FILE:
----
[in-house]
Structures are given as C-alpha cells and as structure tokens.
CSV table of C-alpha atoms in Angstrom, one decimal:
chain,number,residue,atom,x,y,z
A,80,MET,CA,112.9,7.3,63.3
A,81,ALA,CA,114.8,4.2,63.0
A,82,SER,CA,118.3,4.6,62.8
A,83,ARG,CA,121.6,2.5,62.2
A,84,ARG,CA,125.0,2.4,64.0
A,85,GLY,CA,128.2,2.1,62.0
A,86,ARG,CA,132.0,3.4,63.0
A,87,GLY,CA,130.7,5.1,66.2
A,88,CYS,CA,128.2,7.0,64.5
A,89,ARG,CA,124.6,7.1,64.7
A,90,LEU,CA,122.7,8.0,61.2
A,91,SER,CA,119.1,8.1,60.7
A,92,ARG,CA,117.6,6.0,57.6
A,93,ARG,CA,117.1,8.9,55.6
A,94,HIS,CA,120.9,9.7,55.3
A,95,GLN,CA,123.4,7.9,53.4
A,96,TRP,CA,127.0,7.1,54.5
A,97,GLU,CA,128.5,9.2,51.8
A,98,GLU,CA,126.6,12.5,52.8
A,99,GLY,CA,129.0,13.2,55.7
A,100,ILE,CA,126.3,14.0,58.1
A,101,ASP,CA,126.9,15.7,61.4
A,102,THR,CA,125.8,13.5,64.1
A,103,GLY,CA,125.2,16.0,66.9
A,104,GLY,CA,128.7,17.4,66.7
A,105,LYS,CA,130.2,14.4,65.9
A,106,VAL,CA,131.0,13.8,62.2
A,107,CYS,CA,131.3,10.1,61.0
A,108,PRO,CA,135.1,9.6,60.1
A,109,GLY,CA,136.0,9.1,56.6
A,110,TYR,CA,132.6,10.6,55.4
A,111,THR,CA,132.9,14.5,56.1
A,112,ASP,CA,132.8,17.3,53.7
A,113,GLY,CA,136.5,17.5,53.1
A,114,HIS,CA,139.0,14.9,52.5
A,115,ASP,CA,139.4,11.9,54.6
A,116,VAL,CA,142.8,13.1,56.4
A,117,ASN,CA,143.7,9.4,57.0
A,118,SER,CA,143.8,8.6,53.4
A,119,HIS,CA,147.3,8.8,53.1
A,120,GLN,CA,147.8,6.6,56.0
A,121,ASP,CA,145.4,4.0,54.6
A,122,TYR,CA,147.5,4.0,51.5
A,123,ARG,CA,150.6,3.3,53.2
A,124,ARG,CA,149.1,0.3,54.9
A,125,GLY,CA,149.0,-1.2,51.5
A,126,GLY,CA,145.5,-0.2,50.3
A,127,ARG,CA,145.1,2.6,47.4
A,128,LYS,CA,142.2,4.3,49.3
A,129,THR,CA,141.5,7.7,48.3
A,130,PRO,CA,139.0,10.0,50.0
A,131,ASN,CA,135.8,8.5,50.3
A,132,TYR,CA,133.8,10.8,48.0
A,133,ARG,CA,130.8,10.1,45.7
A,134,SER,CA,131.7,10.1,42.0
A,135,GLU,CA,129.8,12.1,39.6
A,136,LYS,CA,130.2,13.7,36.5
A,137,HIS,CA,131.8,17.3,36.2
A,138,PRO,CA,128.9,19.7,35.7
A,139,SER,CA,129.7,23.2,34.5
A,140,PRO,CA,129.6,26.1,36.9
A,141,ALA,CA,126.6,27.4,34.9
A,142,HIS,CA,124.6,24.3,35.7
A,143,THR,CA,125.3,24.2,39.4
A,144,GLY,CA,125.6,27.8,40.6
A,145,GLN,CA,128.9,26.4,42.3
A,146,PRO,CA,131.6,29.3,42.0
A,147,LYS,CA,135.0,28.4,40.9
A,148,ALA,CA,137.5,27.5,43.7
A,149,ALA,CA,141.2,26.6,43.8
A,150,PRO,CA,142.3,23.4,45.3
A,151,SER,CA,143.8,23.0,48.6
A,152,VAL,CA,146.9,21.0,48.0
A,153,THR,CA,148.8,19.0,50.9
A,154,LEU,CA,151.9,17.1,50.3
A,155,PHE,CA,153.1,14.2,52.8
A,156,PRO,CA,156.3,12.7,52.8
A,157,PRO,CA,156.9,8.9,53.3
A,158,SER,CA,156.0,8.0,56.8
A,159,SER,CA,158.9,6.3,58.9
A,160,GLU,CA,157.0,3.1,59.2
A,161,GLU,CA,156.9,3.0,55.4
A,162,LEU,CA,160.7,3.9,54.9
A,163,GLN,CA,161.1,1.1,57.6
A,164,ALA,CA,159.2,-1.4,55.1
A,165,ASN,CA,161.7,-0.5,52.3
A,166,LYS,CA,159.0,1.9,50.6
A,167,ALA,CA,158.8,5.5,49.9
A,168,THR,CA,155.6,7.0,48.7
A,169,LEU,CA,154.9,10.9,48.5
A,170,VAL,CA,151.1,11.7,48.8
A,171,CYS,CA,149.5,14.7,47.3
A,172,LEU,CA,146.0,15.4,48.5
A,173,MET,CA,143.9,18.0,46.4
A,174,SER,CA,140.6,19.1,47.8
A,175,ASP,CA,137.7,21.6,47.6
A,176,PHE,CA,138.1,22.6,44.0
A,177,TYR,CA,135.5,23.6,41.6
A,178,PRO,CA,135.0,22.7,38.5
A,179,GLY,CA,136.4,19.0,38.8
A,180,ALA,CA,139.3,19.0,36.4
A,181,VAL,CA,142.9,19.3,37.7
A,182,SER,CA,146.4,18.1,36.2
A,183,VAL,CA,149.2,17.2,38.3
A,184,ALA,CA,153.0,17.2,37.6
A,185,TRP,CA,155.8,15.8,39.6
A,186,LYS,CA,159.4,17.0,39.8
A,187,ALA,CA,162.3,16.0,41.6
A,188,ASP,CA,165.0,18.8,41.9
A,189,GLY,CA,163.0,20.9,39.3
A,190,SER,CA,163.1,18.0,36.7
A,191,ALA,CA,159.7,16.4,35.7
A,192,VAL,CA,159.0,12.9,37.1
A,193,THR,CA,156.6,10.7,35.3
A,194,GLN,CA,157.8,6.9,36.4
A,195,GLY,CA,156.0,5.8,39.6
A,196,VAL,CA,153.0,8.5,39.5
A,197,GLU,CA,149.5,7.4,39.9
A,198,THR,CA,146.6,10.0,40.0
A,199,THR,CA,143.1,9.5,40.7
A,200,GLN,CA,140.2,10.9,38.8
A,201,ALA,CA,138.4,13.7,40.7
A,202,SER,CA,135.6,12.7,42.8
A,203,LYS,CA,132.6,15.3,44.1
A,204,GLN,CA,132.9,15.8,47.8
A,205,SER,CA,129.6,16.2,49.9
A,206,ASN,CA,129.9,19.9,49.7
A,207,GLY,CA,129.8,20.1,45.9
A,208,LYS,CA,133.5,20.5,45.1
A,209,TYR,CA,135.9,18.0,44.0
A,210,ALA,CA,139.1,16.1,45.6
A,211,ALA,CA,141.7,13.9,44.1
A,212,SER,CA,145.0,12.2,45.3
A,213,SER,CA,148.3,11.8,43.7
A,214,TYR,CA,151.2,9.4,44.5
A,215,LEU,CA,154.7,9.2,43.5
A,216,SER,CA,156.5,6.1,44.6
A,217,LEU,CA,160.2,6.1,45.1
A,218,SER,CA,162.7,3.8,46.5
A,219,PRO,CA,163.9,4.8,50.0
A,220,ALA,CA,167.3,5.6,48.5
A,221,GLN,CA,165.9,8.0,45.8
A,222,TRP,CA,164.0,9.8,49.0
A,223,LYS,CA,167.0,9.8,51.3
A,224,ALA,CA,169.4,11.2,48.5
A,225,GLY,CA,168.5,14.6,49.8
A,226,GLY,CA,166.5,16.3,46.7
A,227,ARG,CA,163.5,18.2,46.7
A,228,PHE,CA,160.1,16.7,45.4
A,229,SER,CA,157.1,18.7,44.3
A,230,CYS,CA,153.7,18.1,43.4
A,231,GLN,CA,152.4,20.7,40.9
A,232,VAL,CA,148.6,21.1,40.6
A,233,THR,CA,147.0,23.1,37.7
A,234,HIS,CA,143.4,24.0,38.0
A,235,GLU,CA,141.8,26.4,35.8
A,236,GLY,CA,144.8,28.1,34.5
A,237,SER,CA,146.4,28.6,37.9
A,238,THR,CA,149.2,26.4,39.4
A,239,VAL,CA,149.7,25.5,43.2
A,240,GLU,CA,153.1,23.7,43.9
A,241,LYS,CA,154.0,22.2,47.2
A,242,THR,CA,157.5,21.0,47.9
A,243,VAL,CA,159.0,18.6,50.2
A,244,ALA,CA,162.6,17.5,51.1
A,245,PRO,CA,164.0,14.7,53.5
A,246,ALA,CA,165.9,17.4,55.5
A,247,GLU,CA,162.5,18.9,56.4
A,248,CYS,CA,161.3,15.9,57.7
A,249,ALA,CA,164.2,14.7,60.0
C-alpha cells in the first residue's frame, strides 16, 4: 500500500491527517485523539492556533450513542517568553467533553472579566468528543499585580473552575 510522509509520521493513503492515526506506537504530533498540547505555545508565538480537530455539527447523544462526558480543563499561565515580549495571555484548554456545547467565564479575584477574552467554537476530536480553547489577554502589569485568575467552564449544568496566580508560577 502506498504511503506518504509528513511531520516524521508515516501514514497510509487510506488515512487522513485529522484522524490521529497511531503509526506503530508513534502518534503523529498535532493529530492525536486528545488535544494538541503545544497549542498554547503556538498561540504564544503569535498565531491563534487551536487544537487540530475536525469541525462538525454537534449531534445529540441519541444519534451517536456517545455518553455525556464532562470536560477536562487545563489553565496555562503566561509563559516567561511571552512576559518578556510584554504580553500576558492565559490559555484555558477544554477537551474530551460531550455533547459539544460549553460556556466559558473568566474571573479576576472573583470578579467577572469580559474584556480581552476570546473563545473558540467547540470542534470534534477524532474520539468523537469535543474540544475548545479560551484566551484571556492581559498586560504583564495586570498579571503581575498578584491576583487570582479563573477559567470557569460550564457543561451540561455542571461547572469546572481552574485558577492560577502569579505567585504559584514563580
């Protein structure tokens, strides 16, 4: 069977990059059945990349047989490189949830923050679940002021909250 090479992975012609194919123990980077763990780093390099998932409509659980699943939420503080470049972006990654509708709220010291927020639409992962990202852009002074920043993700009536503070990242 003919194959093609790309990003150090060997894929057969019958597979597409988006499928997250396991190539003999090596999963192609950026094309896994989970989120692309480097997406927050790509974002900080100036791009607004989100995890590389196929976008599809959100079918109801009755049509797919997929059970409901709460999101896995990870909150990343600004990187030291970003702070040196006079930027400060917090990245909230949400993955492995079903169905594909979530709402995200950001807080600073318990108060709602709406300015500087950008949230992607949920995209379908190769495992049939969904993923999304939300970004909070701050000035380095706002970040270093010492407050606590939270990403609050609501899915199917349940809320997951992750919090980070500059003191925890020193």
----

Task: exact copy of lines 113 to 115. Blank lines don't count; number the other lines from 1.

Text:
A,188,ASP,CA,165.0,18.8,41.9
A,189,GLY,CA,163.0,20.9,39.3
A,190,SER,CA,163.1,18.0,36.7